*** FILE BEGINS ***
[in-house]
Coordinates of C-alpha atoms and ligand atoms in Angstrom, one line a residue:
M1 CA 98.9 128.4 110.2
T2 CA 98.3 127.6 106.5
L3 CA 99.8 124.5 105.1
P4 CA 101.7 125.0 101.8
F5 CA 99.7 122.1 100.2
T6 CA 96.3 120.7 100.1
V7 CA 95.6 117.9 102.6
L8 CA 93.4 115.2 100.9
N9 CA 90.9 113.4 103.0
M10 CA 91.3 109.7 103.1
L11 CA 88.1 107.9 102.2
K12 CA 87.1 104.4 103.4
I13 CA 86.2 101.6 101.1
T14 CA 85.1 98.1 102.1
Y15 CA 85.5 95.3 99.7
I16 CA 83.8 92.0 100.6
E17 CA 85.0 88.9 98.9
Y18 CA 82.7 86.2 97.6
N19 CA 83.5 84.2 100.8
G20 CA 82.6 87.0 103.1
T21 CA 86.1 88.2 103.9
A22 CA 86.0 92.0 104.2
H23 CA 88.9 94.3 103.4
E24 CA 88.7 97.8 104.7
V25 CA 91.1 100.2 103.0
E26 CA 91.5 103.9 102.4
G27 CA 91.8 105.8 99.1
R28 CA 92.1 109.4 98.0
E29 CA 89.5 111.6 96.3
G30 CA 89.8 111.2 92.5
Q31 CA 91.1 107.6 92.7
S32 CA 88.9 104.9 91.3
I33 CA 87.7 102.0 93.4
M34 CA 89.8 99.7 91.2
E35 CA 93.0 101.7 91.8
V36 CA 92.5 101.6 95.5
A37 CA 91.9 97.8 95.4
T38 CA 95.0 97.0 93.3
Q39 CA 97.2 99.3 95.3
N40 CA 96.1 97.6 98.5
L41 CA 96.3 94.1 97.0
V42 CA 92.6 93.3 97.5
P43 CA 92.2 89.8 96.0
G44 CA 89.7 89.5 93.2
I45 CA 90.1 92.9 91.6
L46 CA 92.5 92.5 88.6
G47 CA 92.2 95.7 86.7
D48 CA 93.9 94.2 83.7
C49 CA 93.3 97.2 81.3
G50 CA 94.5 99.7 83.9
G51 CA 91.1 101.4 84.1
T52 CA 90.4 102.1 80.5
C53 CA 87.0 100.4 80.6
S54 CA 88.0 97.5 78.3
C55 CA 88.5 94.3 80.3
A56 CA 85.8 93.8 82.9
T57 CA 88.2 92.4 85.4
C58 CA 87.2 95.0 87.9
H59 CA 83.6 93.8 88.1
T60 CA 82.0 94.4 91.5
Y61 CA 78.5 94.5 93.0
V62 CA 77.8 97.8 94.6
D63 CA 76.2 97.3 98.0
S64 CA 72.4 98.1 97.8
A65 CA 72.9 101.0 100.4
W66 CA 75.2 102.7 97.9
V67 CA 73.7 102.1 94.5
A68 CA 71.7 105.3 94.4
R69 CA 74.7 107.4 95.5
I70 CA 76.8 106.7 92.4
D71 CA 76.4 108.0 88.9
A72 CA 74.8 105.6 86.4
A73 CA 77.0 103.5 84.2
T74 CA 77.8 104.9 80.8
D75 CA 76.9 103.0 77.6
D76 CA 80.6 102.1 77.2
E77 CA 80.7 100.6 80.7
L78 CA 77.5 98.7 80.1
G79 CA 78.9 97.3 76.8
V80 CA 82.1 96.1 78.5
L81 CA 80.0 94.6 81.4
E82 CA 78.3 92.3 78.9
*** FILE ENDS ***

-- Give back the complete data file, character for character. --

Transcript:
[in-house]
Coordinates of C-alpha atoms and ligand atoms in Angstrom, one line a residue:
M1 CA 98.9 128.4 110.2
T2 CA 98.3 127.6 106.5
L3 CA 99.8 124.5 105.1
P4 CA 101.7 125.0 101.8
F5 CA 99.7 122.1 100.2
T6 CA 96.3 120.7 100.1
V7 CA 95.6 117.9 102.6
L8 CA 93.4 115.2 100.9
N9 CA 90.9 113.4 103.0
M10 CA 91.3 109.7 103.1
L11 CA 88.1 107.9 102.2
K12 CA 87.1 104.4 103.4
I13 CA 86.2 101.6 101.1
T14 CA 85.1 98.1 102.1
Y15 CA 85.5 95.3 99.7
I16 CA 83.8 92.0 100.6
E17 CA 85.0 88.9 98.9
Y18 CA 82.7 86.2 97.6
N19 CA 83.5 84.2 100.8
G20 CA 82.6 87.0 103.1
T21 CA 86.1 88.2 103.9
A22 CA 86.0 92.0 104.2
H23 CA 88.9 94.3 103.4
E24 CA 88.7 97.8 104.7
V25 CA 91.1 100.2 103.0
E26 CA 91.5 103.9 102.4
G27 CA 91.8 105.8 99.1
R28 CA 92.1 109.4 98.0
E29 CA 89.5 111.6 96.3
G30 CA 89.8 111.2 92.5
Q31 CA 91.1 107.6 92.7
S32 CA 88.9 104.9 91.3
I33 CA 87.7 102.0 93.4
M34 CA 89.8 99.7 91.2
E35 CA 93.0 101.7 91.8
V36 CA 92.5 101.6 95.5
A37 CA 91.9 97.8 95.4
T38 CA 95.0 97.0 93.3
Q39 CA 97.2 99.3 95.3
N40 CA 96.1 97.6 98.5
L41 CA 96.3 94.1 97.0
V42 CA 92.6 93.3 97.5
P43 CA 92.2 89.8 96.0
G44 CA 89.7 89.5 93.2
I45 CA 90.1 92.9 91.6
L46 CA 92.5 92.5 88.6
G47 CA 92.2 95.7 86.7
D48 CA 93.9 94.2 83.7
C49 CA 93.3 97.2 81.3
G50 CA 94.5 99.7 83.9
G51 CA 91.1 101.4 84.1
T52 CA 90.4 102.1 80.5
C53 CA 87.0 100.4 80.6
S54 CA 88.0 97.5 78.3
C55 CA 88.5 94.3 80.3
A56 CA 85.8 93.8 82.9
T57 CA 88.2 92.4 85.4
C58 CA 87.2 95.0 87.9
H59 CA 83.6 93.8 88.1
T60 CA 82.0 94.4 91.5
Y61 CA 78.5 94.5 93.0
V62 CA 77.8 97.8 94.6
D63 CA 76.2 97.3 98.0
S64 CA 72.4 98.1 97.8
A65 CA 72.9 101.0 100.4
W66 CA 75.2 102.7 97.9
V67 CA 73.7 102.1 94.5
A68 CA 71.7 105.3 94.4
R69 CA 74.7 107.4 95.5
I70 CA 76.8 106.7 92.4
D71 CA 76.4 108.0 88.9
A72 CA 74.8 105.6 86.4
A73 CA 77.0 103.5 84.2
T74 CA 77.8 104.9 80.8
D75 CA 76.9 103.0 77.6
D76 CA 80.6 102.1 77.2
E77 CA 80.7 100.6 80.7
L78 CA 77.5 98.7 80.1
G79 CA 78.9 97.3 76.8
V80 CA 82.1 96.1 78.5
L81 CA 80.0 94.6 81.4
E82 CA 78.3 92.3 78.9